'Libraries in Exile' fights to save priceless manuscripts in Mali
The coalition of librarians, archivists, and historians is using the crowdfunding site IndieGoGo to try to raise money to save the historic papers.
Can books help war-torn lands heal from conflict? A new international initiative to save historic manuscripts in Mali may mark one step toward rebuilding and reconciliation in that conflict-ridden country.
More than a year after conflict in Mali threatened scores of priceless historic manuscripts due to looting, fire, and moisture damage, an ambitious initiative is taking shape to save the endangered manuscripts before it’s too late.
Libraries in Exile, an international coalition of librarians, archivists, and historians, has launched an appeal to raise $100,000 via crowdfunding site IndieGoGo to save the Arabic manuscripts
In early 2012, Al-Qaida and Tuareg fighters occupied Northern Mali after pushing out government forces. The resulting conflict left thousands dead and made hundreds of thousands refugees.
Malian forces regained control of much of Mali this year, but the conflict also left hundreds of thousands of precious manuscripts destroyed or endangered, most notably, thousands of historic Arabic manuscripts from the Ahmed Baba Institute, a revered library and research center in Timbuktu.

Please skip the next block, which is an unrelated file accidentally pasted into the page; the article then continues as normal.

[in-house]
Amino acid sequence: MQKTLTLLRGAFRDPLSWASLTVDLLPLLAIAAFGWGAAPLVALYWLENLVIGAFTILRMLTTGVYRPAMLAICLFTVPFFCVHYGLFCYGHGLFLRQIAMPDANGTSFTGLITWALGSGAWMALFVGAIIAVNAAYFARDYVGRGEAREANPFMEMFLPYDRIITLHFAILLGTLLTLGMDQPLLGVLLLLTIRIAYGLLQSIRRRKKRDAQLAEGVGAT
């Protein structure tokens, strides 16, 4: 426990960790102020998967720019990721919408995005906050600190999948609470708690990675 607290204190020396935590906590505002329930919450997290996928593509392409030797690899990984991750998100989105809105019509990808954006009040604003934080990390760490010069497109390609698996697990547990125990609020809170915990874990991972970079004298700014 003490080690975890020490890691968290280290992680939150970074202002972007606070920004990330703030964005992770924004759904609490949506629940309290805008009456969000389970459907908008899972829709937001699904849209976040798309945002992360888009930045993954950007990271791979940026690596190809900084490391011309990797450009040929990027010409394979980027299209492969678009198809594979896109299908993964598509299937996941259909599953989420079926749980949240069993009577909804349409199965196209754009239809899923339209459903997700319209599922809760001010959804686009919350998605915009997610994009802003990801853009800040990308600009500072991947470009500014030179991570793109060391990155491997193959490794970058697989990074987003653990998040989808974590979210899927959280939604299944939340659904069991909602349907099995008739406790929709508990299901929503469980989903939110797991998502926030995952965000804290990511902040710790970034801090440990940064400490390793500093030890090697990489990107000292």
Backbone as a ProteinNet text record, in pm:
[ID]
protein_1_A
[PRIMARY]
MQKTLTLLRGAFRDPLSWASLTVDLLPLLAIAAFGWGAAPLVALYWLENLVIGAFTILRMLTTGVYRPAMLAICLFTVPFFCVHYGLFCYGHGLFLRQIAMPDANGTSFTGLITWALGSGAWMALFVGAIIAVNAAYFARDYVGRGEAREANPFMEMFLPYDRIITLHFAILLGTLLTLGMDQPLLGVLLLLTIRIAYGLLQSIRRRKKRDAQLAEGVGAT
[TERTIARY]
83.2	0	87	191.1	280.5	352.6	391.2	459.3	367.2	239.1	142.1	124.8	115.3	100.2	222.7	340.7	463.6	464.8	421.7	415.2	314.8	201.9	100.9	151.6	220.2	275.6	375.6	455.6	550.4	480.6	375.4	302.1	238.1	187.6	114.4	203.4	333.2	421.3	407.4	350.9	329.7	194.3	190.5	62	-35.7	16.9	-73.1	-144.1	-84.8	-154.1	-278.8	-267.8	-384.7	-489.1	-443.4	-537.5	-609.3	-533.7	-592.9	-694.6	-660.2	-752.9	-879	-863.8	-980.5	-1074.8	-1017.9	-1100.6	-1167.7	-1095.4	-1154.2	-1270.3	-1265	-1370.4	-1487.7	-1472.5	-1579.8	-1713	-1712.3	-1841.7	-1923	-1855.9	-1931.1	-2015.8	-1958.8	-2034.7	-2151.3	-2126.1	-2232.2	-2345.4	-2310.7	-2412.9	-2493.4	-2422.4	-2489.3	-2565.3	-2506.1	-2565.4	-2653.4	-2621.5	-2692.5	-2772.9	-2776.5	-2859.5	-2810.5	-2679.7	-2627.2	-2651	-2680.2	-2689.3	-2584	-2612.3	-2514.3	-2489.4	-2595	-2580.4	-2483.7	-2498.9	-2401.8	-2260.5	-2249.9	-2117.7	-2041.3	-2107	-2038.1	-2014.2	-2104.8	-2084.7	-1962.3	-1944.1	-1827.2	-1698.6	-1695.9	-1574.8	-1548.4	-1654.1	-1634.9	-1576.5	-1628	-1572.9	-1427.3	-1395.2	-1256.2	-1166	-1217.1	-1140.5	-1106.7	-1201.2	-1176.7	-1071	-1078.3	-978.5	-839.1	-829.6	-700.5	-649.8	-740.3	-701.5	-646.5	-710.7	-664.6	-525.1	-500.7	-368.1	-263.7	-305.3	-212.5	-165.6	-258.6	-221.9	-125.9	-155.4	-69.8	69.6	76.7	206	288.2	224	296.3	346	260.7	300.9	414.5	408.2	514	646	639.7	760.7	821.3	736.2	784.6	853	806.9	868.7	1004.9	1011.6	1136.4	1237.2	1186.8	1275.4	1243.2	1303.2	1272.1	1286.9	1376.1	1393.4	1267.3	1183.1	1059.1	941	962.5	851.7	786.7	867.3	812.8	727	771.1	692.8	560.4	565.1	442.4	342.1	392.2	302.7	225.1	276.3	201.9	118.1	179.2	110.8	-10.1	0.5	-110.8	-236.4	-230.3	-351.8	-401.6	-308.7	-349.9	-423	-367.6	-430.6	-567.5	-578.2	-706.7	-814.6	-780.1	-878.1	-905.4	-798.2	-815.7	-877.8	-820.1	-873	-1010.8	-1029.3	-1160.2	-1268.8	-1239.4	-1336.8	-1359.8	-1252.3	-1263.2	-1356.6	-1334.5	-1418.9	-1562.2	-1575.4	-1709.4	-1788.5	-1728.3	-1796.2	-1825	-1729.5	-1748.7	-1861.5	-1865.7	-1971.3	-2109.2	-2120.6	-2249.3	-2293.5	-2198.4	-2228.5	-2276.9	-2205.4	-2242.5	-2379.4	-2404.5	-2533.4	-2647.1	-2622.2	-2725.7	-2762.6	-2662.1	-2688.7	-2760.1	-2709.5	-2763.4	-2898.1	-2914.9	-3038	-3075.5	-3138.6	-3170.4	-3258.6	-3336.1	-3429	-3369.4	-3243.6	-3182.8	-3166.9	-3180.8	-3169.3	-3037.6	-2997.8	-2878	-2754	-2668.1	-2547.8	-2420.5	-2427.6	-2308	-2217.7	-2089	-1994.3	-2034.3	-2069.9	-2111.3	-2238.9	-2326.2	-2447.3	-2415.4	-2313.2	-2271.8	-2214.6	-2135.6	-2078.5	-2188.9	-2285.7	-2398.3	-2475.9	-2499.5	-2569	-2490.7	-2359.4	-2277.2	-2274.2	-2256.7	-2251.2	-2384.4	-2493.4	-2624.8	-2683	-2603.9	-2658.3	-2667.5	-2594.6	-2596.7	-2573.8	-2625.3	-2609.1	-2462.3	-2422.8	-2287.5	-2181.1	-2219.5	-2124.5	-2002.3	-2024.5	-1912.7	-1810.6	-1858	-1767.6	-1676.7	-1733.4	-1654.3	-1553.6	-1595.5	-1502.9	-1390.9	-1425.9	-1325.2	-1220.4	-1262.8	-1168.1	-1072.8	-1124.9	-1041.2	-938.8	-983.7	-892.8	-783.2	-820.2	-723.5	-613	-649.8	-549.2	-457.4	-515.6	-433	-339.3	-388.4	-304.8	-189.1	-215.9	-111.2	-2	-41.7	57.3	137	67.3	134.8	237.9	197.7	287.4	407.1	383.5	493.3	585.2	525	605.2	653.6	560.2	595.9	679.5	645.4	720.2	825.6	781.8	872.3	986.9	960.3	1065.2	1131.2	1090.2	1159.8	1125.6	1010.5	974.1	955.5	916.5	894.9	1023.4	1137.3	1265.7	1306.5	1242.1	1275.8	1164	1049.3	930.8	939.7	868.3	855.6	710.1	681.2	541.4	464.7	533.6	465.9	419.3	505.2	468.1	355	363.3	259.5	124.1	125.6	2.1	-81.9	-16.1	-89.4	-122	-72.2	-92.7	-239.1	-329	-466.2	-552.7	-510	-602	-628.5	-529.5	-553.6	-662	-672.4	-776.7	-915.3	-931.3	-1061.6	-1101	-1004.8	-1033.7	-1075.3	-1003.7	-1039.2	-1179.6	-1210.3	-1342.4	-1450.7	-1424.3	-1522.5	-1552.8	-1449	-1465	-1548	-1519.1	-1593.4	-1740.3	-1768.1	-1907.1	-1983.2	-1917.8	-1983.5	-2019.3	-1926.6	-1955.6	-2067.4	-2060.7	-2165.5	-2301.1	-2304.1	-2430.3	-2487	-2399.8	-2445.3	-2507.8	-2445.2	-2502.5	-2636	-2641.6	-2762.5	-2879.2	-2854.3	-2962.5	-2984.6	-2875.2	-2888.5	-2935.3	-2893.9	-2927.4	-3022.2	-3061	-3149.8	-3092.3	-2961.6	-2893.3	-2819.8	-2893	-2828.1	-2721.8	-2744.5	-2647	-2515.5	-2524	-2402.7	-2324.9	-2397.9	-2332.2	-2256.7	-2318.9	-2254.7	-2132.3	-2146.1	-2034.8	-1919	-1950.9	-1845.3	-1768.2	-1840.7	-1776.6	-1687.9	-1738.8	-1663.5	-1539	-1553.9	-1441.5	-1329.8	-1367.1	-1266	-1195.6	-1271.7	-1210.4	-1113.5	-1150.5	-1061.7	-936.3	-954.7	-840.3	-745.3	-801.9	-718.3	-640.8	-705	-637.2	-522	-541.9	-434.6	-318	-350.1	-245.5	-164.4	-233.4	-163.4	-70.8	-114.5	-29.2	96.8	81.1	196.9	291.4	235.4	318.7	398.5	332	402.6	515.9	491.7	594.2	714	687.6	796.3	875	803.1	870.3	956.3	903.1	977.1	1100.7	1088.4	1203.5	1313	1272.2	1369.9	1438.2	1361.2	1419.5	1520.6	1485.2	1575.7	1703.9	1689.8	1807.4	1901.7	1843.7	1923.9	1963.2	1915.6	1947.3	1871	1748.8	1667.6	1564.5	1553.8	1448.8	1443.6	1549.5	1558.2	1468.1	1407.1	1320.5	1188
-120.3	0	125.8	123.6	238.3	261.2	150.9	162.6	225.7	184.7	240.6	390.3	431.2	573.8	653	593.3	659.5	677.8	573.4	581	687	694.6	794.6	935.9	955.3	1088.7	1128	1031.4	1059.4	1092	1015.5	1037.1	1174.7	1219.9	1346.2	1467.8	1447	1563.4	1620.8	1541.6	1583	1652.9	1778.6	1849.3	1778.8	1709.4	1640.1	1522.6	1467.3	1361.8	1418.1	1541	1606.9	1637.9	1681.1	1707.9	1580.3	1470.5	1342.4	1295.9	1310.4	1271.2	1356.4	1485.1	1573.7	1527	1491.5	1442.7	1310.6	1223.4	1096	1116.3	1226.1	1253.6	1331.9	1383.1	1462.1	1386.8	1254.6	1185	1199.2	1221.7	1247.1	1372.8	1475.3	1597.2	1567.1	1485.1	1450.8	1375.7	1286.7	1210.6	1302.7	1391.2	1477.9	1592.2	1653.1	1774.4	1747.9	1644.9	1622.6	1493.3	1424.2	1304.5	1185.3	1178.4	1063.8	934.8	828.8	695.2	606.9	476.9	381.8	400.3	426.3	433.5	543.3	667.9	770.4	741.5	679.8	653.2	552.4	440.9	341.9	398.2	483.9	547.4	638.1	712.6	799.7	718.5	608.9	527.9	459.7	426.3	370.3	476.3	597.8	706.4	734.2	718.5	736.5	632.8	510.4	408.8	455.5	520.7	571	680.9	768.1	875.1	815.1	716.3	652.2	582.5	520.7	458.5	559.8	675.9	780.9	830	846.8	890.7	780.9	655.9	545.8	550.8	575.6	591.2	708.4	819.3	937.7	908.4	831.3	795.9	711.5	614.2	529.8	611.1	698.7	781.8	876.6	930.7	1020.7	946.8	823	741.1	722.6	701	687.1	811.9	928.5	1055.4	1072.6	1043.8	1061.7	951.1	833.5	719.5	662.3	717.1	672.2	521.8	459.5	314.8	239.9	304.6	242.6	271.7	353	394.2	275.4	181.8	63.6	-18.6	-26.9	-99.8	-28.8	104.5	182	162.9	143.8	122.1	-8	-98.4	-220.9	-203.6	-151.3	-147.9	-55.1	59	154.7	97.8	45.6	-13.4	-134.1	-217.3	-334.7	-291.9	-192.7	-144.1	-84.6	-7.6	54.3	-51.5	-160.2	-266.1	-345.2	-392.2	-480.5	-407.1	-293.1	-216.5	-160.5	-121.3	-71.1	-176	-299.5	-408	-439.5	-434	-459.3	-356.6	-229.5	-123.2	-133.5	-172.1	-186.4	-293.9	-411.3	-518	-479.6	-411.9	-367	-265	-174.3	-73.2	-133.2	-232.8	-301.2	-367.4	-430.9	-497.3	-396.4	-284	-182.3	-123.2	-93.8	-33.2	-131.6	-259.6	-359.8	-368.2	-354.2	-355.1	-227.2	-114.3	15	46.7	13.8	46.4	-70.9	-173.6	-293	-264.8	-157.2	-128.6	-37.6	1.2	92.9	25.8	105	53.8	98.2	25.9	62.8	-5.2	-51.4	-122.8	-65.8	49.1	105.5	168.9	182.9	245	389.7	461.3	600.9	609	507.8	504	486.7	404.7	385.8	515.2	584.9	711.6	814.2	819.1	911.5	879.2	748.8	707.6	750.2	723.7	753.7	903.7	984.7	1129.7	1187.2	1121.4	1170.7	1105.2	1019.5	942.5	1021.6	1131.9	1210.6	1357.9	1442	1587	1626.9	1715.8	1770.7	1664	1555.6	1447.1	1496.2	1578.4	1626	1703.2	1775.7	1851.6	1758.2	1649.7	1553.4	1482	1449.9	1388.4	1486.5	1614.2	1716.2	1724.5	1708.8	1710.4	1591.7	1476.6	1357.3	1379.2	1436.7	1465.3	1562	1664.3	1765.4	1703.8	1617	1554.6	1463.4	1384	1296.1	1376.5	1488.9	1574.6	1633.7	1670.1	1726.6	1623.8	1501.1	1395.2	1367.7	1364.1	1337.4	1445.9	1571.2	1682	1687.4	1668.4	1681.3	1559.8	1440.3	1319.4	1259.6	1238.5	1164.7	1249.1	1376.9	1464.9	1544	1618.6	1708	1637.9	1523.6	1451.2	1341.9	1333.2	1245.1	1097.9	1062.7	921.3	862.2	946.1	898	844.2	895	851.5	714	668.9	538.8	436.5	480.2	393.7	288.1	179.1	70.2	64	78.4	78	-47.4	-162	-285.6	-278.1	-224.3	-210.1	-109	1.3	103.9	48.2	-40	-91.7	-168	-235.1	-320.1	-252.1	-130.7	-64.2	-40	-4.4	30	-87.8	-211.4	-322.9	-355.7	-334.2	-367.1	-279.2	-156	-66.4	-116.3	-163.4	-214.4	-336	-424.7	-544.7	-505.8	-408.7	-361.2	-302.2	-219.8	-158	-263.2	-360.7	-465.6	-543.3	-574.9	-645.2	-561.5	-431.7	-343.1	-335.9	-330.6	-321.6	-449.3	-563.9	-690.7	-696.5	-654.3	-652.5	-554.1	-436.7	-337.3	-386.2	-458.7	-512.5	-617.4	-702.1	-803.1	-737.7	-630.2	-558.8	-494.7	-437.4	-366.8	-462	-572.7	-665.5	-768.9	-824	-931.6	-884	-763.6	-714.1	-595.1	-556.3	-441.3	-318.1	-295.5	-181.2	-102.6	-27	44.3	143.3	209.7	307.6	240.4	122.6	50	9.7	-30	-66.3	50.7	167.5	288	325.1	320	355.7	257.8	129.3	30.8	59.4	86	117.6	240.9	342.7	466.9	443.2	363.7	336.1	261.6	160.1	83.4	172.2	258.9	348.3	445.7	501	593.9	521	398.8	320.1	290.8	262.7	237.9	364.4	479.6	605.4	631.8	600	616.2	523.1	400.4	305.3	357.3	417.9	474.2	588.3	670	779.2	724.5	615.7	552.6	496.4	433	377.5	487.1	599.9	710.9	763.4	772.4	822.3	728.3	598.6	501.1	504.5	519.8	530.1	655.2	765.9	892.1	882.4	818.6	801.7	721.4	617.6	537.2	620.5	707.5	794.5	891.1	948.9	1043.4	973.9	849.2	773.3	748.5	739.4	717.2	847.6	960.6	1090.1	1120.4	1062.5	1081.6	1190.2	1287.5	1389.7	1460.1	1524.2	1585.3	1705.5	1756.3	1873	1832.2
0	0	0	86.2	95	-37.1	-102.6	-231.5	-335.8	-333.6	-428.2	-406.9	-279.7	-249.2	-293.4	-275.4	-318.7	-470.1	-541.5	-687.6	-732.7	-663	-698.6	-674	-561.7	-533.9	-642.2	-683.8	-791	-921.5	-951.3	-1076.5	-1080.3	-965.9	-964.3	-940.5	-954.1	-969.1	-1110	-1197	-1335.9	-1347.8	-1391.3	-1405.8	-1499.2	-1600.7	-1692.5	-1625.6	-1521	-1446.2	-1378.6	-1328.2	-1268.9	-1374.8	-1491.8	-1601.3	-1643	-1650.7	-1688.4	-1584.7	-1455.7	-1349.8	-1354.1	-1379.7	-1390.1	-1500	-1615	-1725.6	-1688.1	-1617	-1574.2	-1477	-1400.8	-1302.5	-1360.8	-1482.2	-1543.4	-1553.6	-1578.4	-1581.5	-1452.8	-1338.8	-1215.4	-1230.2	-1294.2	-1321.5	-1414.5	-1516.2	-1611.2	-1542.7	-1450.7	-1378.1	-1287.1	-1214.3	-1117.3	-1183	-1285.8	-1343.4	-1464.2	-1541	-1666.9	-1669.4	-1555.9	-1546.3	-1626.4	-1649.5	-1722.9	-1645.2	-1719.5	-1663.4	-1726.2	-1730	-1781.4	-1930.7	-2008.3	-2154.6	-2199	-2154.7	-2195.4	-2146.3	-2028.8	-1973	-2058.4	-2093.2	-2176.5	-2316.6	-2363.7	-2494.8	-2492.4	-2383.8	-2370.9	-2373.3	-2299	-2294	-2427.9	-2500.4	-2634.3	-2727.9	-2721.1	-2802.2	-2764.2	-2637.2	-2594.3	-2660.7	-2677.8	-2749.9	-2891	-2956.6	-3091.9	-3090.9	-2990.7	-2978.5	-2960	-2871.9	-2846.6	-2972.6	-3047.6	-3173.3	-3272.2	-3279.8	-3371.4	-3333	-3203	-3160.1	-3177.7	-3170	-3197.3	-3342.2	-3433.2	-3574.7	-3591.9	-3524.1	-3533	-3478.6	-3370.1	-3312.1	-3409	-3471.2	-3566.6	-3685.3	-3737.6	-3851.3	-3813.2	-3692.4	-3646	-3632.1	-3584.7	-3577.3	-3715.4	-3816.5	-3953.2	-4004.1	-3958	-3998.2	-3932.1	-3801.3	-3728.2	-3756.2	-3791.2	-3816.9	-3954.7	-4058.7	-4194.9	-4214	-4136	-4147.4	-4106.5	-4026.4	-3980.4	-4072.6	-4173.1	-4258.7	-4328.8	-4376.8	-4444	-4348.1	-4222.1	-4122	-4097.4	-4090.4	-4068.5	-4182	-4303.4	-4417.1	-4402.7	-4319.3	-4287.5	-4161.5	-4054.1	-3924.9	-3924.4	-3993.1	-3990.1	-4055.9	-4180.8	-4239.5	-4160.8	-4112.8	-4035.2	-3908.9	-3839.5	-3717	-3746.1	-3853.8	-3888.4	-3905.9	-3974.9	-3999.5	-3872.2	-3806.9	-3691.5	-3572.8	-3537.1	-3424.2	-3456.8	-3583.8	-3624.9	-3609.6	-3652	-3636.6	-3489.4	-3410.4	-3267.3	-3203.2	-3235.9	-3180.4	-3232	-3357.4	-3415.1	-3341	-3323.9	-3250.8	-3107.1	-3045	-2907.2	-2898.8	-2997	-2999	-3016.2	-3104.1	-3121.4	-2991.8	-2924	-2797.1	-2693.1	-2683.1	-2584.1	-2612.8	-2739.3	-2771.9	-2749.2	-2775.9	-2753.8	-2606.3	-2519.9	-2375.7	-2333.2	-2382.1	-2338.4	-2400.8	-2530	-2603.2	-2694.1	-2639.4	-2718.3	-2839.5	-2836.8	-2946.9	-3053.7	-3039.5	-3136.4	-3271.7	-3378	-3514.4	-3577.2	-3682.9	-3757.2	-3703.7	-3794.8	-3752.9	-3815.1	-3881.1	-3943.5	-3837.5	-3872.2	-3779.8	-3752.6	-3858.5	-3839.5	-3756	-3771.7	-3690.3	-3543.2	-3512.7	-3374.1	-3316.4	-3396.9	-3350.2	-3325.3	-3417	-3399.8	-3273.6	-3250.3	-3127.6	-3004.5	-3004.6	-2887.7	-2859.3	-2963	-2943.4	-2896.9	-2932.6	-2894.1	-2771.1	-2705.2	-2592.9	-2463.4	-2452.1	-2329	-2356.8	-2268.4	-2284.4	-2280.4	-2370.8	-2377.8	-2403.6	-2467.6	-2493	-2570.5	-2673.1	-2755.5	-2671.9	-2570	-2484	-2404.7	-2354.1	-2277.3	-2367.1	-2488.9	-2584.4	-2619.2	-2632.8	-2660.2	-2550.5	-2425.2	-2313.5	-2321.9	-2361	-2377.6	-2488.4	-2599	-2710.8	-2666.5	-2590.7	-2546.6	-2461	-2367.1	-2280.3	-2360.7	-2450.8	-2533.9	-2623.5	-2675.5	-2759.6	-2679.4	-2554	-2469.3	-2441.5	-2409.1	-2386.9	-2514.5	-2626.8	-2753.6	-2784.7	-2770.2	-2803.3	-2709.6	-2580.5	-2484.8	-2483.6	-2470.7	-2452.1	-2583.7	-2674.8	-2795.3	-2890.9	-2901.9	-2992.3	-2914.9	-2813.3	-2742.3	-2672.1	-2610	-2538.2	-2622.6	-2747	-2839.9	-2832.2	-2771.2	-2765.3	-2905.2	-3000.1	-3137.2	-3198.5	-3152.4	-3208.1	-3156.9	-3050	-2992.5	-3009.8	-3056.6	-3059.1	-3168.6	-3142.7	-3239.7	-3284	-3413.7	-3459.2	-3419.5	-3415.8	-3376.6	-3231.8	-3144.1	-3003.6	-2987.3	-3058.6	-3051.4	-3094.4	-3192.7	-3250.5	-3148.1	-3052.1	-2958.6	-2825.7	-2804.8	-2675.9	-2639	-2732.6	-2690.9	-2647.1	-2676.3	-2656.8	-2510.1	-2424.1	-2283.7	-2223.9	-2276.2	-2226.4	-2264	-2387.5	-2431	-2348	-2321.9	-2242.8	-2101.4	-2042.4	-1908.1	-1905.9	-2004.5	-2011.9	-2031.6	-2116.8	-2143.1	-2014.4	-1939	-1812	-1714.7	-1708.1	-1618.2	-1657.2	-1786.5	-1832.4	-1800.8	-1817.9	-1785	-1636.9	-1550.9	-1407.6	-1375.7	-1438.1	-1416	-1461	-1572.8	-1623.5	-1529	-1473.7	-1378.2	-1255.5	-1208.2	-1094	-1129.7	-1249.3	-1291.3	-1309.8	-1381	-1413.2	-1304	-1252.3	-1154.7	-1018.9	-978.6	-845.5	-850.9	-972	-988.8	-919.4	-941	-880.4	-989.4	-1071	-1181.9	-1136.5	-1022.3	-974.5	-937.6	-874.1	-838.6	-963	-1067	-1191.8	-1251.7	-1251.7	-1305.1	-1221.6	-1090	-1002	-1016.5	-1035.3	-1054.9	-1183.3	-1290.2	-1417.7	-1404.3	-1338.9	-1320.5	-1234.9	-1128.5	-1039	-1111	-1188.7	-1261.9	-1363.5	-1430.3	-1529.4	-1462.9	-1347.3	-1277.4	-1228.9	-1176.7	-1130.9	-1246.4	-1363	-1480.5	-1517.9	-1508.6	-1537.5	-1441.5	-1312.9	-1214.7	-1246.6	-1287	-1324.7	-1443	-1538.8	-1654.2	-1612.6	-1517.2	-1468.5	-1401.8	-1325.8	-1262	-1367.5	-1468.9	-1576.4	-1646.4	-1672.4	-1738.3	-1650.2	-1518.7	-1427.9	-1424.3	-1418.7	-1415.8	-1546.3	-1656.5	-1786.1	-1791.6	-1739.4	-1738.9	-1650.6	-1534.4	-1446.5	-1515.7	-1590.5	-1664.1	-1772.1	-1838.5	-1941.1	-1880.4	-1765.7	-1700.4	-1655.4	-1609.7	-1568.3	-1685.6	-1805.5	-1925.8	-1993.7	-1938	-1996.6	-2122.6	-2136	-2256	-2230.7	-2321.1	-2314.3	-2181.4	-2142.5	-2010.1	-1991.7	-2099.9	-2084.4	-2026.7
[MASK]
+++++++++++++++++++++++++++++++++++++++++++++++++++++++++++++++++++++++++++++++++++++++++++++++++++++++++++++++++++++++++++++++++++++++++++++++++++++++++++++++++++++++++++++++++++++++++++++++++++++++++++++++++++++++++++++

The manuscripts from the institute date back more than 700 years and cover a range of topics from Arabic literature and poetry to business, astronomy, science, and rare religious books. They hail from across the Muslim world, including Andalusia, Arabia, Egypt, Morocco, and Indian Ocean trading ports.
At least 4,200 of the historic manuscripts were lost from the institute due to looting and arson, according to news reports, while another 300,000 were evacuated by a team of international librarians and archivists. Those 300,000 saved manuscripts are now in danger of decay due to moisture damage and improper storage.
That’s what the new crowdfunding project aims to reverse.
Via crowdfunding site IndieGoGo, Libraries in Exile is asking the public to donate money to save the manuscripts. The monies raised will be used to purchase moisture traps, archival boxes, and labor, according to the UK’s Guardian. A donation of $30 will preserve a single manuscript; $9,000 would help preserve an entire footlocker of manuscripts. Some $40,000 has already been raised.
“It is through the efforts of ordinary people that the manuscripts have been preserved this long, and that they have survived the violence affecting Mali today,” Libraries in Exile campaign page states. “Crowdfunding is enabling of participation and we believe this is a key to the sustainable safeguarding of the manuscripts.”
“A cultural heritage of this magnitude has incredible power to bring people together…We believe that securing these manuscripts is a positive step towards a process of enduring peace and a reduced toll of human misery for this entire region.”
Husna Haq is a Monitor correspondent.